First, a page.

So what can we expect from the ongoing struggle for accurate, high-quality information in our society? First, there are many efforts to address the problem. … Second, disinformation will continue, with new tactics emerging as responses are developed to the old ones. Third, the leaders of supply side initiatives … all agree that addressing the demand side of educating consumers at all levels also has to be part of the response. And finally, if librarians want to be effective, we need to tailor our instruction to today’s disinformation environment and not rely on generic information literacy concepts of the past.


‘What It’s Like to Be a Journalist in 2018’

On Sept. 25, 2018, Nancy Herther dug into the dangers that journalists face while trying to do their jobs. She writes:

The number and degree of bitterness of social media’s vitriolic threats against journalists have increased tremendously in the past few years. ‘Most of the violence committed against journalists are not against the Washington press corps, they are against journalists working in the local communities,’ notes Joel Simon, the executive director of the Committee to Protect Journalists. ‘If someone has a beef with you, and you’re a local reporter, it can get ugly in a hurry, because you’re accessible.’ The June 2018 attack at the offices of the Capital Gazette, which left five people dead, is just one example of this escalating crisis. …

Today, we have not only the fourth estate (traditional media), but also a growing fifth estate composed of viewpoints presented by bloggers, independent journalists publishing in non-mainstream media outlets, and social media. People are able to get their ‘news’ from a broad variety of sources—some factual, some humorous, and some tragically twisted. We also have a president who has condemned news he doesn’t like as fake and who has made antagonistic remarks about the press a staple of his public speeches and tweets.

More than that is the president’s lack of leadership in supporting the very concept of the press as a vital component of a democracy that holds the government accountable to the people. …

On Twitter, the president comments on how a ‘large percentage’ of the media is the ‘enemy of the people.’ He calls journalists ‘unpatriotic’ and ‘driven insane by their Trump Derangement Syndrome.’ He refers to the press as ‘dangerous and sick’ and says it ‘can also cause [w]ar.’ …

Kent State University journalism professor Gretchen Dworznik is giving her students a new piece of advice these days: ‘[A]t this point, journalists need to work in pairs when entering into an area where they know the anti-press sentiment will be high. Anyone who has ever covered a tragedy of some sort has felt the stares and endured the vulture taunts from people who don’t think the press should be there, but it usually ends there. I think in the political arena, it’s different now. I can’t say for sure that it would end with just stares and taunts.’ …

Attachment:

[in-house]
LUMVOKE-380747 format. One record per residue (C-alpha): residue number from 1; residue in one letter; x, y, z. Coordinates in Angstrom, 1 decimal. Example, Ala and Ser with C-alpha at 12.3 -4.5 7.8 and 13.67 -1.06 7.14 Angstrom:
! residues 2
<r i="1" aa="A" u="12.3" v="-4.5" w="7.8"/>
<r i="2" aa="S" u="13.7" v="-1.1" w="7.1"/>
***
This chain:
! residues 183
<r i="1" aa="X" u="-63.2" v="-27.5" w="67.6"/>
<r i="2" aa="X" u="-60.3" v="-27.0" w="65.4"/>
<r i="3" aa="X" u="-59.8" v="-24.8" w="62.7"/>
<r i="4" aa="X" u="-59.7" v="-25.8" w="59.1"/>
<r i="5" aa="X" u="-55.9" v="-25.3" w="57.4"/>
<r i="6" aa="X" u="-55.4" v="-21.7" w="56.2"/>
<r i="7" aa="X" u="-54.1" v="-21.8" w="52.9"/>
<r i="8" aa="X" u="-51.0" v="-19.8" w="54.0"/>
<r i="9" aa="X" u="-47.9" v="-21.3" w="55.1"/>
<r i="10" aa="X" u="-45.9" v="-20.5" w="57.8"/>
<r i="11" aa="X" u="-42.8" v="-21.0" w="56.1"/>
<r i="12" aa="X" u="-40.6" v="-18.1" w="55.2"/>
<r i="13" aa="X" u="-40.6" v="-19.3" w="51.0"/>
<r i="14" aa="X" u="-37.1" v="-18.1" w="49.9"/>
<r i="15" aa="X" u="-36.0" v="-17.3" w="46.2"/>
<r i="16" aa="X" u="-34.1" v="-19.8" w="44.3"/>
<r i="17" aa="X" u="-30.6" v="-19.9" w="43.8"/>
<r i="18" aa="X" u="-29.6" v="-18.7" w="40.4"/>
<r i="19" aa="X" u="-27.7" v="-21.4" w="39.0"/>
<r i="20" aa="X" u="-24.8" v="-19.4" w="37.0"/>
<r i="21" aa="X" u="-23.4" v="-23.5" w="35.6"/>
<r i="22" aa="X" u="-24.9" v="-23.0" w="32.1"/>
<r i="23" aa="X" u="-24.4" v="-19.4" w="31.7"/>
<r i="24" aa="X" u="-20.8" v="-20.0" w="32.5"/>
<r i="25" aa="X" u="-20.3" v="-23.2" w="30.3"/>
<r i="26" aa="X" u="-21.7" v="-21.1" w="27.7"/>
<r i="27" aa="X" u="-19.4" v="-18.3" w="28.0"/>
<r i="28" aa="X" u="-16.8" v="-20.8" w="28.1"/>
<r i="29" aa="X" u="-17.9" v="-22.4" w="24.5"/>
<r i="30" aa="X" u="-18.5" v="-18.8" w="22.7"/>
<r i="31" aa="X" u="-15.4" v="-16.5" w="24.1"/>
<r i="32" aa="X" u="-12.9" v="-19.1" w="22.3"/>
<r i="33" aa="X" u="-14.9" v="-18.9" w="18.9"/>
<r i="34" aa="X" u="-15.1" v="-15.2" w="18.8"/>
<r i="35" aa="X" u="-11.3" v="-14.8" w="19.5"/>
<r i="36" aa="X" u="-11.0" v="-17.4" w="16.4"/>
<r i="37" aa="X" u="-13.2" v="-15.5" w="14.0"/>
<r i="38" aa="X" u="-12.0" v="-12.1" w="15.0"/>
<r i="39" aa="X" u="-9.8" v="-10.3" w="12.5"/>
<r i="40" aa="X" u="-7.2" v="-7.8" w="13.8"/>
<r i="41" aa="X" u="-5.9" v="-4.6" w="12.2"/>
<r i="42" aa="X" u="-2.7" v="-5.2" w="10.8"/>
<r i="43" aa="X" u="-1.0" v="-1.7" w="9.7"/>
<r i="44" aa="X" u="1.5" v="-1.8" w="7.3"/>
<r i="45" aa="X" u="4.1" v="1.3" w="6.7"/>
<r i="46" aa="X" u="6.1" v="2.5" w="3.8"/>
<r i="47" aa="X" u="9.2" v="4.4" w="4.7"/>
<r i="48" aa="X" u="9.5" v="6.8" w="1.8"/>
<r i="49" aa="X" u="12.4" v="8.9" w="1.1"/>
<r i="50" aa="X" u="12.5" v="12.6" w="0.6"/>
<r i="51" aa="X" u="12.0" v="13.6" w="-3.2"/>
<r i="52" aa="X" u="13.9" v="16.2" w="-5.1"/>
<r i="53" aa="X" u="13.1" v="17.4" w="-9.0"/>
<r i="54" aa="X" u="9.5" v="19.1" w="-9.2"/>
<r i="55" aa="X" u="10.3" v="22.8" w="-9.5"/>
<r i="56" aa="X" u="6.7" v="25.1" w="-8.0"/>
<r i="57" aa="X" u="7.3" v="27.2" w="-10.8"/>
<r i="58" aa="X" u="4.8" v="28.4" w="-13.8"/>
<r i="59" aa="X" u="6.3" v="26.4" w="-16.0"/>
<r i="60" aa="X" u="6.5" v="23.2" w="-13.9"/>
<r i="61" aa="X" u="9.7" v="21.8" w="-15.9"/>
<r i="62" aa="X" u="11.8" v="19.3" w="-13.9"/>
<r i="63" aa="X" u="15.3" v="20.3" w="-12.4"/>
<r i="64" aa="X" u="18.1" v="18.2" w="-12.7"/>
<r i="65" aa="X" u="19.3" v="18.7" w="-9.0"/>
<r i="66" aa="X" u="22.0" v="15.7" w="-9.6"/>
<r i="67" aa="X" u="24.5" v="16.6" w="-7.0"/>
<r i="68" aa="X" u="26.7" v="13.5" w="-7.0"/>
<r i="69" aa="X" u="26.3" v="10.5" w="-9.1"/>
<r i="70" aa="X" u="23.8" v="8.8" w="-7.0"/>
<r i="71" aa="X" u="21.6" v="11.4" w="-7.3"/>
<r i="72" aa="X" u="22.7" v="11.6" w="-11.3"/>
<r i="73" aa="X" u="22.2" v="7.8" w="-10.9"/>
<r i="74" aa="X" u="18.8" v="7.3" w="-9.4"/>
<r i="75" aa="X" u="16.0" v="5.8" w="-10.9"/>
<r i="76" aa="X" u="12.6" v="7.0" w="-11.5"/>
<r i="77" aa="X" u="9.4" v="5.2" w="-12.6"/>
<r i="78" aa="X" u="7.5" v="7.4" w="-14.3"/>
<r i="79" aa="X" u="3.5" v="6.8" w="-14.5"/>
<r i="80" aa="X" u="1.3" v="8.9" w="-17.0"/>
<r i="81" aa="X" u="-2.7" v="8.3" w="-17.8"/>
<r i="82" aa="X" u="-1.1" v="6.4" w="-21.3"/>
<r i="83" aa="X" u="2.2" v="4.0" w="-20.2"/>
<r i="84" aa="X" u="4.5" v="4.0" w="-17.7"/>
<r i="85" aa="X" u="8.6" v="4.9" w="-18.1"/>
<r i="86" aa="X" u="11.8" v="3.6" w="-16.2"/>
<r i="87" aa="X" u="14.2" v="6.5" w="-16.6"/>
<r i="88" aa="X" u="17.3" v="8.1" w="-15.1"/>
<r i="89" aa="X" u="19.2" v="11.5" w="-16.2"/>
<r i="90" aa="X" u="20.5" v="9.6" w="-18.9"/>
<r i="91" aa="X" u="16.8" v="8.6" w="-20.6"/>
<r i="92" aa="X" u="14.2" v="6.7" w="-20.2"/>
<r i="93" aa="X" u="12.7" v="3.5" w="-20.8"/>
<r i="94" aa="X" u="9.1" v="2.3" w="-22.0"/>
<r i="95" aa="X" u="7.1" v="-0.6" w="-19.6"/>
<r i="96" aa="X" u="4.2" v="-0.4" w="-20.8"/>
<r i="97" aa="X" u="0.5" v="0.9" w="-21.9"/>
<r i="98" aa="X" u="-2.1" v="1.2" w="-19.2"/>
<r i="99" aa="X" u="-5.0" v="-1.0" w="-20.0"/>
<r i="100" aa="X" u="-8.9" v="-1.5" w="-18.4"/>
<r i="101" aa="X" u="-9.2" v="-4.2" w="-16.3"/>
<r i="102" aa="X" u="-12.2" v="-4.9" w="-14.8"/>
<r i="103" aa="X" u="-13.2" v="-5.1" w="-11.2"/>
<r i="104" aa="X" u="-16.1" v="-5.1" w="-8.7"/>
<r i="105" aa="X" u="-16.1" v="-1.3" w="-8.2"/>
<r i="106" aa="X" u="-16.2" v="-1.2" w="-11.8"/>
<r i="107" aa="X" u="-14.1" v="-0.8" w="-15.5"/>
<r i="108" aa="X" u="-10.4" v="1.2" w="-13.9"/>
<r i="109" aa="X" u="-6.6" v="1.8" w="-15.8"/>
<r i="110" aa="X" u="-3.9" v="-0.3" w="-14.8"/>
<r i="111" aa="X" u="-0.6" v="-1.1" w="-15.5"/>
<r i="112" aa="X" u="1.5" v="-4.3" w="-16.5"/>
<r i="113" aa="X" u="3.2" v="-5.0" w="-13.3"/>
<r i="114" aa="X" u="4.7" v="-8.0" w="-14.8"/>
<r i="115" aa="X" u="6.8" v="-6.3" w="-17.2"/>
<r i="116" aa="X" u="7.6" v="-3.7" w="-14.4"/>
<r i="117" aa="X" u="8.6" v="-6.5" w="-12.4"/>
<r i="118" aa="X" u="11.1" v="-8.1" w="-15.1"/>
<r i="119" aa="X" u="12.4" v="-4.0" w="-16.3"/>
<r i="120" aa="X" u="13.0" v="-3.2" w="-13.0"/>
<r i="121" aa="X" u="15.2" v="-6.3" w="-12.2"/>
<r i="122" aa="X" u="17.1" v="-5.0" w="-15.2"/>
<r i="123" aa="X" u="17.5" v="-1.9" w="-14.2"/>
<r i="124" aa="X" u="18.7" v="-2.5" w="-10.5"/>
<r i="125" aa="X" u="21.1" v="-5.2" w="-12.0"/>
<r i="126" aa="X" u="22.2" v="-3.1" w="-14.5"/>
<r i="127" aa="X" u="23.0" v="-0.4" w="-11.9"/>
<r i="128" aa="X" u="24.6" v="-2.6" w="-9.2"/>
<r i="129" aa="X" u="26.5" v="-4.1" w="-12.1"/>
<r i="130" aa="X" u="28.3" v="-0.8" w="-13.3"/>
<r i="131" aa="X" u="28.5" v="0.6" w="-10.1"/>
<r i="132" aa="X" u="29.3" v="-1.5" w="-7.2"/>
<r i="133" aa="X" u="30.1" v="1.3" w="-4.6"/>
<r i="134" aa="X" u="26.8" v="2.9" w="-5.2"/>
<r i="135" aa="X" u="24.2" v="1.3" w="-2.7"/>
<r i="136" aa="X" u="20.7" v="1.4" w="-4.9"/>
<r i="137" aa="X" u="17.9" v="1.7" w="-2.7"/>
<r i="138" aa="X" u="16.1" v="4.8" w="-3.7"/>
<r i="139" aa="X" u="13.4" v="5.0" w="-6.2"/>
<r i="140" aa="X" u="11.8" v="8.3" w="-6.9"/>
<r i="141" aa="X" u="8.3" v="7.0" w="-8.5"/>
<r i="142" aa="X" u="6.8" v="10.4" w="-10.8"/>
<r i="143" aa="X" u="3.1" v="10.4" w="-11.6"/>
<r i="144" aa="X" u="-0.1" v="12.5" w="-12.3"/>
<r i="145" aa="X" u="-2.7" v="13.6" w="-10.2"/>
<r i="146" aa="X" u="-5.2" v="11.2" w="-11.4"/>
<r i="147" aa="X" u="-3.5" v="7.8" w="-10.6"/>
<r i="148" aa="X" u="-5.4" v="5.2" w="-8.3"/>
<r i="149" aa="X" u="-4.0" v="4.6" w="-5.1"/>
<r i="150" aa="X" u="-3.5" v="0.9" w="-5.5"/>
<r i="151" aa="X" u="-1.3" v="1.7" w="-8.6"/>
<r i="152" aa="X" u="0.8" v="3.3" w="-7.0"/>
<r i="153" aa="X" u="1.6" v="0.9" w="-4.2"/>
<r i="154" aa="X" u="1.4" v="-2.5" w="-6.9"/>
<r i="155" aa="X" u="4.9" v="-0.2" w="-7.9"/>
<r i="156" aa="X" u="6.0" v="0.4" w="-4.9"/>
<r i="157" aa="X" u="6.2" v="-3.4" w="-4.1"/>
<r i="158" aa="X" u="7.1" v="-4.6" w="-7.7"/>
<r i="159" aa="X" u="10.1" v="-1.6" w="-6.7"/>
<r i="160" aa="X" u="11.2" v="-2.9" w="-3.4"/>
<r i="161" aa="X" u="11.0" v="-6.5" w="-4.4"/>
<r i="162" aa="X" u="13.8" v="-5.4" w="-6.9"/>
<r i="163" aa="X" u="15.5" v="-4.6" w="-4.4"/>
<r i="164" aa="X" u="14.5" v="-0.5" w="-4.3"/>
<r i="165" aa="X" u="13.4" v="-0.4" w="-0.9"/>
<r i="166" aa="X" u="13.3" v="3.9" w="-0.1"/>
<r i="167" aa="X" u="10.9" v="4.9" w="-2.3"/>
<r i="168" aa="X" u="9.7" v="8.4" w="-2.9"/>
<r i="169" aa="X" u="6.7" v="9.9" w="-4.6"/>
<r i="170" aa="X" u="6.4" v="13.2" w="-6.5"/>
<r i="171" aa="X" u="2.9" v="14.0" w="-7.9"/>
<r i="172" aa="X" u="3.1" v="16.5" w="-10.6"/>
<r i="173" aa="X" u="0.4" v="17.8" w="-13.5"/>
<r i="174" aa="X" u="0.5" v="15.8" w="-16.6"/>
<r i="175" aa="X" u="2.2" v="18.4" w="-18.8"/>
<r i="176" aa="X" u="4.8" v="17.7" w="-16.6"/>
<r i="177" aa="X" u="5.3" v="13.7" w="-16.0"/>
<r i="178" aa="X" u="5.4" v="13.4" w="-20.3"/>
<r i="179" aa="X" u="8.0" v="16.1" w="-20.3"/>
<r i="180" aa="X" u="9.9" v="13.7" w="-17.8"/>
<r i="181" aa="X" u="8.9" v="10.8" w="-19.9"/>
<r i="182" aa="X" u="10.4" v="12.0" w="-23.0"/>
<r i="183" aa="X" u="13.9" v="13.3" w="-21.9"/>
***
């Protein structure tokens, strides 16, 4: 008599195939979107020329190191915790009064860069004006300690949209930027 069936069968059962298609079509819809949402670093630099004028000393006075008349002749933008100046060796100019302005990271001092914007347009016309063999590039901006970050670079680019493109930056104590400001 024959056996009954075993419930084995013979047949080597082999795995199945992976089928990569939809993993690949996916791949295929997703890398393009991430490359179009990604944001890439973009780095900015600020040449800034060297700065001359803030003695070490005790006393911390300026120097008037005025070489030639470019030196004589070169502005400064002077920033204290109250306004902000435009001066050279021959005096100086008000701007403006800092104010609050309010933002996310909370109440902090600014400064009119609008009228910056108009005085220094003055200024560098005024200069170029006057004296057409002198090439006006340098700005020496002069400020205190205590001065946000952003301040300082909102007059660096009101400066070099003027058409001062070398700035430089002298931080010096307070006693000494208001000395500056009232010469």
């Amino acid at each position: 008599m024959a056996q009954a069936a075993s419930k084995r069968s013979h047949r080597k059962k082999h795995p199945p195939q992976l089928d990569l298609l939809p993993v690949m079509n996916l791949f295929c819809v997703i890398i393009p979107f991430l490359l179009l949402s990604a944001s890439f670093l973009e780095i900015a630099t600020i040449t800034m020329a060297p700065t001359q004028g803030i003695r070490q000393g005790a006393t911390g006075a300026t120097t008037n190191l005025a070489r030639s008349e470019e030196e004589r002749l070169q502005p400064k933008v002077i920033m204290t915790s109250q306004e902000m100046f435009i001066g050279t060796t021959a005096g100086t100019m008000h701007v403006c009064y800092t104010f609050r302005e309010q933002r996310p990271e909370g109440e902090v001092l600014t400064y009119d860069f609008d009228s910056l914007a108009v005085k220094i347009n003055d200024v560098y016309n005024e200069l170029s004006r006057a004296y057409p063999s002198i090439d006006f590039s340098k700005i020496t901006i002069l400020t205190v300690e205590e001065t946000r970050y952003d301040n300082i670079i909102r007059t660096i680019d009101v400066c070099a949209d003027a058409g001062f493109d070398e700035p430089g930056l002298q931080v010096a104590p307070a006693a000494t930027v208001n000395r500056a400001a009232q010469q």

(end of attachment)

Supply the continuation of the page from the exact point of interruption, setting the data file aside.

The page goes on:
Reuters Institute for the Study of Journalism director Rasmus Kleis Nielsen notes that despite the challenges and threats, ‘there are some parts of journalism that truly are timeless. The missions and principles are enduring. The aspiration to find truth and report it. The first commitment of journalism is to the best obtainable version of the truth. I think that’s a timeless commitment.’


‘The Front Lines of the Battle Against Fake News’

a view of the Capitol Building from the NewseumOn Aug. 21, 2018, Dave Shumaker reported on MisinfoCon DC, held Aug. 6–7 at the Newseum in Washington, D.C. He writes:

It brought together some 200 journalists, technologists, information scientists, and policy specialists to share insights and initiatives in an interactive format.

On both mornings, 10-minute ‘lightning presentations’ filled the agenda. There were 17 in all, each one either describing and analyzing the misinformation problem or presenting an initiative to address some aspect of it. Afternoons were devoted to breakout workshops, during which every participant contributed to lively discussion. A group report from each workshop was presented to the conference at the end of the day. …

Solutionism was a key theme discussed by the third lightning presentation speaker on the first day: Lisa-Maria Neudert (Oxford Internet Institute). In describing the depth and magnitude of the misinformation problem, she warned against the tendency to rush to do something—anything—without thinking it through. She termed this tendency solutionism, and she warned that it can make the problem worse. This proved a useful antidote to the inclination to consider any of the worthy initiatives and projects presented over the 2 days of the conference as ‘the solution’ to the problem. …

Filippo Menczer (Indiana University’s School of Informatics, Computing, and Engineering) discussed the role of bots in promoting misinformation and his research in identifying stories that are being promoted on social media by bots. One research product that’s available to the public is Hoaxy, which uses an algorithm to characterize Twitter accounts as bots or humans and monitors the distribution of news to show whether content is being promoted by accounts that are likely bots. …

The Calling Bull: Data Reasoning in a Digital World curriculum was developed by Jevin West (University of Washington’s iSchool) and Carl Bergstrom (University of Washington’s biology department). The instructors assert that they began developing the course—which was initiated as a one-credit class in spring 2017—in 2015 and not as a reaction to the 2016 election. The course’s goals are to equip students to analyze information and identify false information and reasoning and to help them develop the skills to refute misinformation. Noting the challenges in ‘calling bull,’ they refer to Brandolini’s Law: ‘The amount of energy needed to refute [bull] is an order of magnitude bigger than to produce it.’


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Brandi Scardilli is the editor of NewsBreaks and Information Today.

Email Brandi Scardilli